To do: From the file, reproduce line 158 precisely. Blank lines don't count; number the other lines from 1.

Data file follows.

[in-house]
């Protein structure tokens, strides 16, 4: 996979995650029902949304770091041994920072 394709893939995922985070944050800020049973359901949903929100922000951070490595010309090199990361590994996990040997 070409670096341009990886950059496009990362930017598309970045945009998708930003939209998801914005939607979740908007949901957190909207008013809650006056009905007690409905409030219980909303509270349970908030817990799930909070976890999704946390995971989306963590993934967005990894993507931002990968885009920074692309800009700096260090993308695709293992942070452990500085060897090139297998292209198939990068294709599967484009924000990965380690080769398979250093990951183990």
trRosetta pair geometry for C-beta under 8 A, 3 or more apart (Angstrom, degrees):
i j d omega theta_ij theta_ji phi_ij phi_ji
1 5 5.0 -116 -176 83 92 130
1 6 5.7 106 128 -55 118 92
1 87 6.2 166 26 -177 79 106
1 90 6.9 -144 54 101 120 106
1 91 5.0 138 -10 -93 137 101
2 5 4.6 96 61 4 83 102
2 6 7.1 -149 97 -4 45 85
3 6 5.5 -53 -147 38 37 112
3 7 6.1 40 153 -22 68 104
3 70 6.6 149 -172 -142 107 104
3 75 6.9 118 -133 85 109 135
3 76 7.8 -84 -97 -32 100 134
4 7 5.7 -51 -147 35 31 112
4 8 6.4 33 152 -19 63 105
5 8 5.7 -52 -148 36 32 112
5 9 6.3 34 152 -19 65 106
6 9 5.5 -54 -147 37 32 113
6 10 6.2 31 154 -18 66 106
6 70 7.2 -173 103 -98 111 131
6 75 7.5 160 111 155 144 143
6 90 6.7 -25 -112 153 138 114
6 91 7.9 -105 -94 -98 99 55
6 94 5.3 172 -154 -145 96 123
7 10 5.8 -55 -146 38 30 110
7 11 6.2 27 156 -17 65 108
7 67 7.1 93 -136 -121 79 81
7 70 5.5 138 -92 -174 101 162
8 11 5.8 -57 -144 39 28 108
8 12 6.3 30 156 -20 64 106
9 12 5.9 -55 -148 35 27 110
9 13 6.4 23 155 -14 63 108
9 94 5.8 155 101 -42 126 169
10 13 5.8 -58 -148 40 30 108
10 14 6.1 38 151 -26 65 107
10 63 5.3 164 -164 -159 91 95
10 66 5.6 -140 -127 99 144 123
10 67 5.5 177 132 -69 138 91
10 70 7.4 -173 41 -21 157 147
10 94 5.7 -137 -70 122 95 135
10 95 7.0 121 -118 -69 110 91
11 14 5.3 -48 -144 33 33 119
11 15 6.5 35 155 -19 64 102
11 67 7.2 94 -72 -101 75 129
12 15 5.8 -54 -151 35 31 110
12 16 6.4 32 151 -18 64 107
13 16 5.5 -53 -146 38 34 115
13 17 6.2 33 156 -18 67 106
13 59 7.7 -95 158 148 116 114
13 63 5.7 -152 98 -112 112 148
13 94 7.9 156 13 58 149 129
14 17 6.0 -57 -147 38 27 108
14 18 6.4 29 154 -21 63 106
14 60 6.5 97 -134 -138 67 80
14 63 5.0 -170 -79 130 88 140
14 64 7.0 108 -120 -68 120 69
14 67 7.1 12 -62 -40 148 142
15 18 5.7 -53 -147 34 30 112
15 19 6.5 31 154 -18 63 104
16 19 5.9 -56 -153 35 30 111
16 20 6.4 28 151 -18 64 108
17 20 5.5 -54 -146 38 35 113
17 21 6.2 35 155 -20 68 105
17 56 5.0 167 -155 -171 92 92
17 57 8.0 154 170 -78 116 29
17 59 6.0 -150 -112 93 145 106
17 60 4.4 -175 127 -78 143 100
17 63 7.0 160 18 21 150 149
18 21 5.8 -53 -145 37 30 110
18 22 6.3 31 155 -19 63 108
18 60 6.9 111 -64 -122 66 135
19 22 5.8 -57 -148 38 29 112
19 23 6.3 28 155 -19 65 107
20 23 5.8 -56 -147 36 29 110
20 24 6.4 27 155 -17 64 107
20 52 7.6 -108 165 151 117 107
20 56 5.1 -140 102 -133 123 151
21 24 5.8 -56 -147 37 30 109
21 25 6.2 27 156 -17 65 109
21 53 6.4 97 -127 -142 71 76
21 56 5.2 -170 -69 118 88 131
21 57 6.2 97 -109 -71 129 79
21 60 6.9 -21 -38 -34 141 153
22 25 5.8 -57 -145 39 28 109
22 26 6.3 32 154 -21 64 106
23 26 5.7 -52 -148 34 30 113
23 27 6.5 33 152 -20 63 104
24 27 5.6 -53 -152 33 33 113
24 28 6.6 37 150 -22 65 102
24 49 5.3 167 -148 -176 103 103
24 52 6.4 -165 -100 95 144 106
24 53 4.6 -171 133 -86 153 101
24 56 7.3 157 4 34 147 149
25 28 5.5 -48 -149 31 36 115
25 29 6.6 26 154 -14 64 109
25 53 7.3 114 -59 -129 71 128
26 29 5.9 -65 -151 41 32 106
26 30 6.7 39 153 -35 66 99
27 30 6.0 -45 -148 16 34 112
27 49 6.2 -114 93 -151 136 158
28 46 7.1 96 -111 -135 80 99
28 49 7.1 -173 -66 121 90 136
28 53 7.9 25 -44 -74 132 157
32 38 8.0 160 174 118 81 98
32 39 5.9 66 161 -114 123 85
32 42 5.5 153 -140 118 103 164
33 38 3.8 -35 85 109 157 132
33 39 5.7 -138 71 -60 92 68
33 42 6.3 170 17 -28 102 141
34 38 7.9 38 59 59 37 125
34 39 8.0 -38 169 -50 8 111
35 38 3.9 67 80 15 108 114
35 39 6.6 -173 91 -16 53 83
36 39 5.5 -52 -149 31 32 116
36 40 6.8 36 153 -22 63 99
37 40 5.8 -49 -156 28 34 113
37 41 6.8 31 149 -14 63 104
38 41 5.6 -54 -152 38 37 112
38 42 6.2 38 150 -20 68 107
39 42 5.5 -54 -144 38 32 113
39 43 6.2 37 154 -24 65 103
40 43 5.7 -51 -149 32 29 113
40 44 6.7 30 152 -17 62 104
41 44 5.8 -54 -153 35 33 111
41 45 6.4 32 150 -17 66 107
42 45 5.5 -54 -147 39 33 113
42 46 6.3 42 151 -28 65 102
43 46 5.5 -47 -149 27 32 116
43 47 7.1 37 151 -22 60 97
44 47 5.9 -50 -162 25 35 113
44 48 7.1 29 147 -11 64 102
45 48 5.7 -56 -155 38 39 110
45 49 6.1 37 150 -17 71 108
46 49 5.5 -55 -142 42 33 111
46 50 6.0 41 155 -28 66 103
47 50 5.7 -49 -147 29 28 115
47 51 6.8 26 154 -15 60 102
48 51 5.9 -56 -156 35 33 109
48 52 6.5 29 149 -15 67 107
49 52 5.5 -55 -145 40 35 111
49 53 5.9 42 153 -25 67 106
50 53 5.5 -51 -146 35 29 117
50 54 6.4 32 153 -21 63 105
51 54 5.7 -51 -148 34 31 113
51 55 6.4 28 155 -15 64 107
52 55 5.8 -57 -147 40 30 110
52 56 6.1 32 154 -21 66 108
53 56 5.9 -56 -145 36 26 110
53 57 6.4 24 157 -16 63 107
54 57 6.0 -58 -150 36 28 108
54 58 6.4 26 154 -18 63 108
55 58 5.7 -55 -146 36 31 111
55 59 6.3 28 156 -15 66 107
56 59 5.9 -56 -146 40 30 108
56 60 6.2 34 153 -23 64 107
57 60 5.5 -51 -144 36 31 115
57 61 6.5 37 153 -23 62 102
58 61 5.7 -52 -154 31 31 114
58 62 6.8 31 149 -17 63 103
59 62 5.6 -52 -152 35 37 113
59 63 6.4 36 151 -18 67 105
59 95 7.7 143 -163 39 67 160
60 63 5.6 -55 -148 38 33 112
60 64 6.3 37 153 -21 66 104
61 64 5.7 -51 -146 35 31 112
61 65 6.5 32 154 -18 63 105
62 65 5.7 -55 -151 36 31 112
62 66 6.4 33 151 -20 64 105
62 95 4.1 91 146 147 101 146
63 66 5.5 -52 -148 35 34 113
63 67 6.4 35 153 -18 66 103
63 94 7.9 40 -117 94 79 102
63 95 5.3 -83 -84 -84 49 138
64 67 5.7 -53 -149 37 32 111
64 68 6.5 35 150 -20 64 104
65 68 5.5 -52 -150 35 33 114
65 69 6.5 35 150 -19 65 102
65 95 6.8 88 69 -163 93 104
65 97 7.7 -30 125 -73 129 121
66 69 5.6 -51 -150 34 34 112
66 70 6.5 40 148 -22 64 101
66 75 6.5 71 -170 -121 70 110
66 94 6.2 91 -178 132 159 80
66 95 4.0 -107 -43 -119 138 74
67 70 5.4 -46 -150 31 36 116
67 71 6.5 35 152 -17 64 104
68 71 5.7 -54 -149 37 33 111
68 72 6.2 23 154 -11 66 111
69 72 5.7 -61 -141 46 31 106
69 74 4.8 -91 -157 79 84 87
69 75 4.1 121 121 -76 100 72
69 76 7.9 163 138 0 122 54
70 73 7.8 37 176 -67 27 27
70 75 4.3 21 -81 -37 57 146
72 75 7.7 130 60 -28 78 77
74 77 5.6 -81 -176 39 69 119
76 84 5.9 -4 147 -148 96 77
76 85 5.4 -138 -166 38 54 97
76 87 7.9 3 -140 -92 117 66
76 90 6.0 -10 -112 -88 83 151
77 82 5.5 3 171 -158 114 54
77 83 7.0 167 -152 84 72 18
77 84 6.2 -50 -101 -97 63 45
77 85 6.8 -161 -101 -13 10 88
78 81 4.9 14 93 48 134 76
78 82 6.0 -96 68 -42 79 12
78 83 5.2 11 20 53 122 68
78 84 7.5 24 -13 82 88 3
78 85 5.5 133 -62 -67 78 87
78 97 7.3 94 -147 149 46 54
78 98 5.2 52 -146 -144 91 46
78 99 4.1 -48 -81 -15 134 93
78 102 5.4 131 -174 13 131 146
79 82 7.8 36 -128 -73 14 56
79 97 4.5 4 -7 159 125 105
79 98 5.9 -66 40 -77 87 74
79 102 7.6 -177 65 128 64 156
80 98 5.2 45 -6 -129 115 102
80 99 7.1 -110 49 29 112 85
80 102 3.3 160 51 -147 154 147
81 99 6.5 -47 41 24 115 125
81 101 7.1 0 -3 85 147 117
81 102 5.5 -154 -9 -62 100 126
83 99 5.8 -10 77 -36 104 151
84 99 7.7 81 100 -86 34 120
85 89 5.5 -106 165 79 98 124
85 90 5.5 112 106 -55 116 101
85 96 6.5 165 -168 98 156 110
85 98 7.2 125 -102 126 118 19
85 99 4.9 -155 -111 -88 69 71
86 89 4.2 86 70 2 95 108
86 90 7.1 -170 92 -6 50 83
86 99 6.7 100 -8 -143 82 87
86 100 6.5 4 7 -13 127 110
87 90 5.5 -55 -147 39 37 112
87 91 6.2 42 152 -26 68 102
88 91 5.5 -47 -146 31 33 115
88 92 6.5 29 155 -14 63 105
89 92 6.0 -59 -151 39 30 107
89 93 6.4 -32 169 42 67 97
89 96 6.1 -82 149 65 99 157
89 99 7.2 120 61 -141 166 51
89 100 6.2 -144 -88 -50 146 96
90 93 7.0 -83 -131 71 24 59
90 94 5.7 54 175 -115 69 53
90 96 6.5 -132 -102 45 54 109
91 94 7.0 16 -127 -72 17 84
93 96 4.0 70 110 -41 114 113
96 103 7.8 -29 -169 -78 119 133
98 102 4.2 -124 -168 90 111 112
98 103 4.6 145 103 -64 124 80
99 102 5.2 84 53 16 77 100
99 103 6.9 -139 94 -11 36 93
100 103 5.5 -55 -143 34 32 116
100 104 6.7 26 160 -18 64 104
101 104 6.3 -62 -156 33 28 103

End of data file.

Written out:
56 60 6.2 34 153 -23 64 107